olson kundig architects
When architect Tom Kundig, FAIA, sat down to design this Hawaii beach house, he faced a dual challenge. The owner had asked him to make the project as sturdy and low-maintenance as possible, because it would have to weather strong storms on its waterfront site. At the same time, the local climate is often mild, so Kundig wanted to open the home to the outdoors as much as he could. “The trick is, how do you do that with a building that has to be sealed?” he says.
He decided to take advantage of abundant natural breezes by strategically placing openings in the home’s corrugated metal roof. Rather than blowing into the house, trade winds sweep over the roof, creating a cooling vacuum that pulls air through the interiors. Kundig also separated the project into three structures, connecting them with covered walkways. The central portion features hydraulic window walls that, when raised, transform the building into an open-air pavilion.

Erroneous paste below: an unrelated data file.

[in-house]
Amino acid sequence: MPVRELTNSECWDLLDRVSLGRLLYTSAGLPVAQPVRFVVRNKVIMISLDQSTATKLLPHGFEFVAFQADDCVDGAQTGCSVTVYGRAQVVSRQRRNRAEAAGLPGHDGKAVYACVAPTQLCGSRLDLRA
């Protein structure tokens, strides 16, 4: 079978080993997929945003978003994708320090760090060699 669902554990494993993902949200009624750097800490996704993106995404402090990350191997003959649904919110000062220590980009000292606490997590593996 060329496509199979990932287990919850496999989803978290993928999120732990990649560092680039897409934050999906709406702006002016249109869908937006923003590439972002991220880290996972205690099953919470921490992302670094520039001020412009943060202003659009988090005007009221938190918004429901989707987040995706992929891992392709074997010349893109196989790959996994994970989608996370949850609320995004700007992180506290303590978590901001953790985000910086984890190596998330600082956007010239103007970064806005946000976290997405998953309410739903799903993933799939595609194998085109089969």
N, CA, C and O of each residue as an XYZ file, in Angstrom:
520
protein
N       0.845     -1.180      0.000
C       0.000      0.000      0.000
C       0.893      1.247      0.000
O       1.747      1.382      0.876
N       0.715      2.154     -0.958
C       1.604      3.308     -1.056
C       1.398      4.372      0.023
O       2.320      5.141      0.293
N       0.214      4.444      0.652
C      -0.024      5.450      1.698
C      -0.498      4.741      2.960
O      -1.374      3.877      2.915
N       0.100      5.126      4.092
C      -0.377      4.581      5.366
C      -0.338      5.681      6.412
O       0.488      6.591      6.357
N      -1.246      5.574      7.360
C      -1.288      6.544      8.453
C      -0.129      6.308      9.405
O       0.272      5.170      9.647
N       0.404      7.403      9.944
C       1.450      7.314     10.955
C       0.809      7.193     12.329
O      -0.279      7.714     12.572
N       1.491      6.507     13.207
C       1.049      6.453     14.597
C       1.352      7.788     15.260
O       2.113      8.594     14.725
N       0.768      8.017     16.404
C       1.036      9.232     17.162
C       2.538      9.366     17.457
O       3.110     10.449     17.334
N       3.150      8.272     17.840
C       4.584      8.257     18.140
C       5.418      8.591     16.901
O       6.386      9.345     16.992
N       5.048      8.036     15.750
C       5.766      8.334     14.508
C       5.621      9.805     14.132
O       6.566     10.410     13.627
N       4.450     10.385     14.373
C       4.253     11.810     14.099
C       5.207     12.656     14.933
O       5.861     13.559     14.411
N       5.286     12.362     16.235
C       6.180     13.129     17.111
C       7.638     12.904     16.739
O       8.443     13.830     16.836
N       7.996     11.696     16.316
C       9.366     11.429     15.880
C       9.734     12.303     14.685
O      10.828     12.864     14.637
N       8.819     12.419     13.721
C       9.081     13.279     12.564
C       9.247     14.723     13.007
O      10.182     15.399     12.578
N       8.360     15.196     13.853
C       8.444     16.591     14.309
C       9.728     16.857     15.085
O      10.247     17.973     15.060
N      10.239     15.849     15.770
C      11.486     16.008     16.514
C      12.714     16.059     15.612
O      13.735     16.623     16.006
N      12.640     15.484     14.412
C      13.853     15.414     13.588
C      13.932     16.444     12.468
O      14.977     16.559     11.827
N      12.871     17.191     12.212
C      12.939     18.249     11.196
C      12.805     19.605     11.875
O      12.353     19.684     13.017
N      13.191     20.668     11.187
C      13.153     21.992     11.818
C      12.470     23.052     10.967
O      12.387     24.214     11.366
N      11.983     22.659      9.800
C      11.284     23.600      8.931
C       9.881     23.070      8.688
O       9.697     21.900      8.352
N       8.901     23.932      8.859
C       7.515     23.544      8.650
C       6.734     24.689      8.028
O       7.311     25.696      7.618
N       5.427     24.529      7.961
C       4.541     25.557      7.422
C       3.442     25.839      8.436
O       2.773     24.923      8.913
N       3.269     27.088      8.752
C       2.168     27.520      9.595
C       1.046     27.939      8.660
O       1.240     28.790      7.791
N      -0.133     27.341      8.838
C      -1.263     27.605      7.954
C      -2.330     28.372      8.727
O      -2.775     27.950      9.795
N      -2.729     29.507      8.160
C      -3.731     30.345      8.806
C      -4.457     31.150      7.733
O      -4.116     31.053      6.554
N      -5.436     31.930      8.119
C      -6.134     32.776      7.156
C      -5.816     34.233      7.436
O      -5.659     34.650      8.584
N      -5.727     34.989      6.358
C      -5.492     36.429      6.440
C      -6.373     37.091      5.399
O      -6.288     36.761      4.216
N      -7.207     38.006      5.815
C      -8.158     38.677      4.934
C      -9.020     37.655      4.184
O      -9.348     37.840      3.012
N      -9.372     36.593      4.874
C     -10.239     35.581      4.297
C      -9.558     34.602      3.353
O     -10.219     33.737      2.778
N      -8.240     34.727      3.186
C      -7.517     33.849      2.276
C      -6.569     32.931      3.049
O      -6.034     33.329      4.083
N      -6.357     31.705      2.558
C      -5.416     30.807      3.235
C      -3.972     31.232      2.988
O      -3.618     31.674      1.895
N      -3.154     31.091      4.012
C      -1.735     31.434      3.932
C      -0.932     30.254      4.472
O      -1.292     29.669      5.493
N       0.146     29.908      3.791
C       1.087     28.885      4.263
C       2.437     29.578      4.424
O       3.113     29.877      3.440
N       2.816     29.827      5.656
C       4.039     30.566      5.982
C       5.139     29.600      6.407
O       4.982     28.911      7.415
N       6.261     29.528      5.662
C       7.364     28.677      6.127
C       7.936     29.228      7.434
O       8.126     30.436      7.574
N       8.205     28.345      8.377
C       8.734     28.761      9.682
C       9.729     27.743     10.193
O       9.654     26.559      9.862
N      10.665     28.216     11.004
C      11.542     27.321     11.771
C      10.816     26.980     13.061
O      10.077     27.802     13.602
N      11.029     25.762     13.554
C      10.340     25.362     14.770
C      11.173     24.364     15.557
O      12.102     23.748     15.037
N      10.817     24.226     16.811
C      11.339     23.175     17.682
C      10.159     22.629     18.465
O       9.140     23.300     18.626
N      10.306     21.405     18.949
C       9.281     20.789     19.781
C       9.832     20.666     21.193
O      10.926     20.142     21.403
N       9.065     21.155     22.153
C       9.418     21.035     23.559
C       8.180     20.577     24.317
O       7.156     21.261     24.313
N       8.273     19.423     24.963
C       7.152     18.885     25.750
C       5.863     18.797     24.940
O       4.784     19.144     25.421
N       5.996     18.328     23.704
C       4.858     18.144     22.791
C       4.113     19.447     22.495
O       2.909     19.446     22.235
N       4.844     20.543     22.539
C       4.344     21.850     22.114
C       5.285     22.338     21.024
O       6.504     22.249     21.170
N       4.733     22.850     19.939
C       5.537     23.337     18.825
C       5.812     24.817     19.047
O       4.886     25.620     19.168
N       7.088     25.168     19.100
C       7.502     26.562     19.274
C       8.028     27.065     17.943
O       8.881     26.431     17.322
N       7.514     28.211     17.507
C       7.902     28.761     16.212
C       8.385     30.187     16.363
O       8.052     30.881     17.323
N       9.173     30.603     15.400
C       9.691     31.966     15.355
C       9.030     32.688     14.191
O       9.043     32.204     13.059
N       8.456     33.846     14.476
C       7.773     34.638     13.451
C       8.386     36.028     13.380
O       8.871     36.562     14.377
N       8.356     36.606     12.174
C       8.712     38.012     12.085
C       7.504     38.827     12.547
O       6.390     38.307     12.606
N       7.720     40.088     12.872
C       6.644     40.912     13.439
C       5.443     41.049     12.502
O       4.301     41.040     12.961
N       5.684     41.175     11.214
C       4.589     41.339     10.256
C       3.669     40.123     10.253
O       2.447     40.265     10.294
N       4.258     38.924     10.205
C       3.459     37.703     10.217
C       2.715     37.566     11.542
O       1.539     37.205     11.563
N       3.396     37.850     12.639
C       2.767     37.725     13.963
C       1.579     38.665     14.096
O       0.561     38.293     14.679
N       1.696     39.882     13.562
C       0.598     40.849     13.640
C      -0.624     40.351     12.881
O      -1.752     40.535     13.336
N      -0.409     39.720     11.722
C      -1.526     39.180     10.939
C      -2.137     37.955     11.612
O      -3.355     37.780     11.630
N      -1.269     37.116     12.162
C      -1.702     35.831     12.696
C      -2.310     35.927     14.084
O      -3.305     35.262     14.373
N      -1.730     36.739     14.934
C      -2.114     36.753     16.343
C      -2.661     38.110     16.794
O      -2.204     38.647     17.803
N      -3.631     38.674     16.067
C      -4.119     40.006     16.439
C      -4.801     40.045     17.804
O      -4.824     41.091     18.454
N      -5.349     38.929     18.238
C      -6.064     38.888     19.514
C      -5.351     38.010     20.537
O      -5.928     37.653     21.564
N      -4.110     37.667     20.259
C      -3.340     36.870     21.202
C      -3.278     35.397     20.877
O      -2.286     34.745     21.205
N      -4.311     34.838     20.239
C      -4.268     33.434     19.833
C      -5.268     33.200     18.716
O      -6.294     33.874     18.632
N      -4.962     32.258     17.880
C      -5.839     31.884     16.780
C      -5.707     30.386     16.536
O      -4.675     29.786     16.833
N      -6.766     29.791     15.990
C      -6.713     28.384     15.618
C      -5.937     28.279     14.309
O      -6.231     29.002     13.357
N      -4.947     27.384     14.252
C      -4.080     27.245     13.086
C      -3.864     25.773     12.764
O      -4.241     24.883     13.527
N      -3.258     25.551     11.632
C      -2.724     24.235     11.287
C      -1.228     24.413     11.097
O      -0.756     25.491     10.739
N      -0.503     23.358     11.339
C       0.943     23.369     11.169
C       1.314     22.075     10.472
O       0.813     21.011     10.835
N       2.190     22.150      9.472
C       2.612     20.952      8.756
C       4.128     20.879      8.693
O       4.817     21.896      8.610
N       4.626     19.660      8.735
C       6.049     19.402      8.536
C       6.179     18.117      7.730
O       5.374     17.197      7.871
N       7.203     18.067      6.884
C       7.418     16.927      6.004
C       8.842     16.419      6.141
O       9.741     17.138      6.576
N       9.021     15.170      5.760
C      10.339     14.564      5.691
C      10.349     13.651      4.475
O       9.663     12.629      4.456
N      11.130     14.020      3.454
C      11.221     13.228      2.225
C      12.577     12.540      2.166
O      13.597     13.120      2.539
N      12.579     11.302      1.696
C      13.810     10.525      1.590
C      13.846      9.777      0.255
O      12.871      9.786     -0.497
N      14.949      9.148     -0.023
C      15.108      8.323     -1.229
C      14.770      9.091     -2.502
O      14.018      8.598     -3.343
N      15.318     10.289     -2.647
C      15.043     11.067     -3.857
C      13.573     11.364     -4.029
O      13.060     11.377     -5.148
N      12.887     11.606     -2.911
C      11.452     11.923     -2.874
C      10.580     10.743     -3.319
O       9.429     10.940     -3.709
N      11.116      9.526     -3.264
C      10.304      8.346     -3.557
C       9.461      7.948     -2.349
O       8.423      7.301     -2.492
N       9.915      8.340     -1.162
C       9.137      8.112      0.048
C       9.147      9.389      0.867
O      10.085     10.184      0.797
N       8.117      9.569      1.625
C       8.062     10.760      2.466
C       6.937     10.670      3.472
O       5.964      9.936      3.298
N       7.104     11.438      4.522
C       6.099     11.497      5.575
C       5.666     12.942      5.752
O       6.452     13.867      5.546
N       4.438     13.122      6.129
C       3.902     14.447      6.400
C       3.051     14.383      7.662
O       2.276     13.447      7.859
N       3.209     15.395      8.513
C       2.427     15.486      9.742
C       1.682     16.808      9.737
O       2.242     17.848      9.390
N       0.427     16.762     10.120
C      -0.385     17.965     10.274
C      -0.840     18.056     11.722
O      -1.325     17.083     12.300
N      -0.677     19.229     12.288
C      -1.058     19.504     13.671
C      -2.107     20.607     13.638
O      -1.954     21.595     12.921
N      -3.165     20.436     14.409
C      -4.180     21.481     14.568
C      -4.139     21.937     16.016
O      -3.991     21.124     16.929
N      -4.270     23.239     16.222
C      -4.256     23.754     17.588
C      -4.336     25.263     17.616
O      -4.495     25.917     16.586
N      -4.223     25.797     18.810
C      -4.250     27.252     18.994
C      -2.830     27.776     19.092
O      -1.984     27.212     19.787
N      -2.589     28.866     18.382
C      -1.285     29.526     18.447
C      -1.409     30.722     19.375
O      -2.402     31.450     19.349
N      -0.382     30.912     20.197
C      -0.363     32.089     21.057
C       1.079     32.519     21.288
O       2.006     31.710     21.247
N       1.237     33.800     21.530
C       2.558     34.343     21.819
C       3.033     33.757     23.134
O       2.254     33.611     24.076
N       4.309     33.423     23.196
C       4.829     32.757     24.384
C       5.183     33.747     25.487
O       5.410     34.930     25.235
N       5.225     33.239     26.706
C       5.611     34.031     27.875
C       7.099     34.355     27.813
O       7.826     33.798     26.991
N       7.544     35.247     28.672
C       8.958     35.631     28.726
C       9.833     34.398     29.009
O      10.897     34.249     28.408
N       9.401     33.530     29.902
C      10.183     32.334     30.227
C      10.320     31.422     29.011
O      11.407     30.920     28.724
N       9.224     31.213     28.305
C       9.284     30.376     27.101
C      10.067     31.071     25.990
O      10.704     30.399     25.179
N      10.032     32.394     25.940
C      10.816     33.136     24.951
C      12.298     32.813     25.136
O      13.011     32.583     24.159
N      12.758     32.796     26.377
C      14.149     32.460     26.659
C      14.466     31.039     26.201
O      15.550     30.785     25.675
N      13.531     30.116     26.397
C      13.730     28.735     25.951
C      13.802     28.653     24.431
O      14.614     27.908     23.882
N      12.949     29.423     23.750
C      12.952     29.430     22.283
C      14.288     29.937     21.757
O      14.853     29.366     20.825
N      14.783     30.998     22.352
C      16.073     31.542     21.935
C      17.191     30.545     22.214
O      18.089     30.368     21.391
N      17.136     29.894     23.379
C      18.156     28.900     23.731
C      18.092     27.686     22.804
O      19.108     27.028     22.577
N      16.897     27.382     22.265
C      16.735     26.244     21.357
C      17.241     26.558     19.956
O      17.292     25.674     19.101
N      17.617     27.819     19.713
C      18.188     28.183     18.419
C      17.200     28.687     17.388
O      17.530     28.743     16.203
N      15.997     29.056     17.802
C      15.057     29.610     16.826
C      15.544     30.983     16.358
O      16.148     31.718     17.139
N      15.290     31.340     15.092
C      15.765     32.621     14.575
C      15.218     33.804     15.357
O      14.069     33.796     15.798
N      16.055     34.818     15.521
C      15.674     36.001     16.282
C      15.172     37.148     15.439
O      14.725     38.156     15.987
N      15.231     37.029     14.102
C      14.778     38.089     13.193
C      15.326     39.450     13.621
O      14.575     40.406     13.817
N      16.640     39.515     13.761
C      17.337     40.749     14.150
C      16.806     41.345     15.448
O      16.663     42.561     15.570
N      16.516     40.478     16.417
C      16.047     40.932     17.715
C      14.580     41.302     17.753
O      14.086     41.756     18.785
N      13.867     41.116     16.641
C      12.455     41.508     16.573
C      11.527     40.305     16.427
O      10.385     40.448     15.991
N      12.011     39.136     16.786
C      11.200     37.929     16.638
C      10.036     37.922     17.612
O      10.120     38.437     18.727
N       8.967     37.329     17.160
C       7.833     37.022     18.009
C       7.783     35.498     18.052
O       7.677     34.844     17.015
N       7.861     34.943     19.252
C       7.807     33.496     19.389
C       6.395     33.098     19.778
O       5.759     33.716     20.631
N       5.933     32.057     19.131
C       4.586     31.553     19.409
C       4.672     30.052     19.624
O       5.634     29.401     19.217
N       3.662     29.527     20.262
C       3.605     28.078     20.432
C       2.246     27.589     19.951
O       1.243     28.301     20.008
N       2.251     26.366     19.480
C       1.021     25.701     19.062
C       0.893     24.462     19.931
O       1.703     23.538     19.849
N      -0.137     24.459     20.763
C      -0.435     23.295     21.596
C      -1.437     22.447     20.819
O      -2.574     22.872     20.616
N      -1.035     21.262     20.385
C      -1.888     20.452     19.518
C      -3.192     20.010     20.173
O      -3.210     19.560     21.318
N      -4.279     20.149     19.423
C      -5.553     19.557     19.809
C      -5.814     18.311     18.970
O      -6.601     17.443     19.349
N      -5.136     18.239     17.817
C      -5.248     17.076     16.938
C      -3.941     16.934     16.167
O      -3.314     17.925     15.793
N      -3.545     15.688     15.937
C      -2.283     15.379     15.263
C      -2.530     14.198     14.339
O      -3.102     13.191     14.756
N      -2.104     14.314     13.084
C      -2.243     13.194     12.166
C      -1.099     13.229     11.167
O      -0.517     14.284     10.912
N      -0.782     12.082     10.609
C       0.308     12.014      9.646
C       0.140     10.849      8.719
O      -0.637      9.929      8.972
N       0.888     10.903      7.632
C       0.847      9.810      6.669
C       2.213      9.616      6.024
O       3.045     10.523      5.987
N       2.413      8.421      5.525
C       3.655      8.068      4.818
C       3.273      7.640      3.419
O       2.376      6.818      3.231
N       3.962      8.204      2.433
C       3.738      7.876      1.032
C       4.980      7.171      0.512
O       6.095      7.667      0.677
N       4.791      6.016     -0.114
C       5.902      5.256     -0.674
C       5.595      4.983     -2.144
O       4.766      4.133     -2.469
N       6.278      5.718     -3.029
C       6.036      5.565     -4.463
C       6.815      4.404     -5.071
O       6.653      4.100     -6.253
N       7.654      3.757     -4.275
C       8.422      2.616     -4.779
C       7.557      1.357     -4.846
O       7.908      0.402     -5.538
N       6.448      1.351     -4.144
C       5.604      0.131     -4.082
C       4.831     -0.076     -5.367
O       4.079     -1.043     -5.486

Rammed-earth walls made with soil from the site help root the home in its location, as well as satisfying the need for durability. Their warm, variegated hues pick up the tones of the concrete, wood, and steel used throughout the project. “This house is just incredibly beautiful,” one judge said.
air conditioning system:www.mehvac.com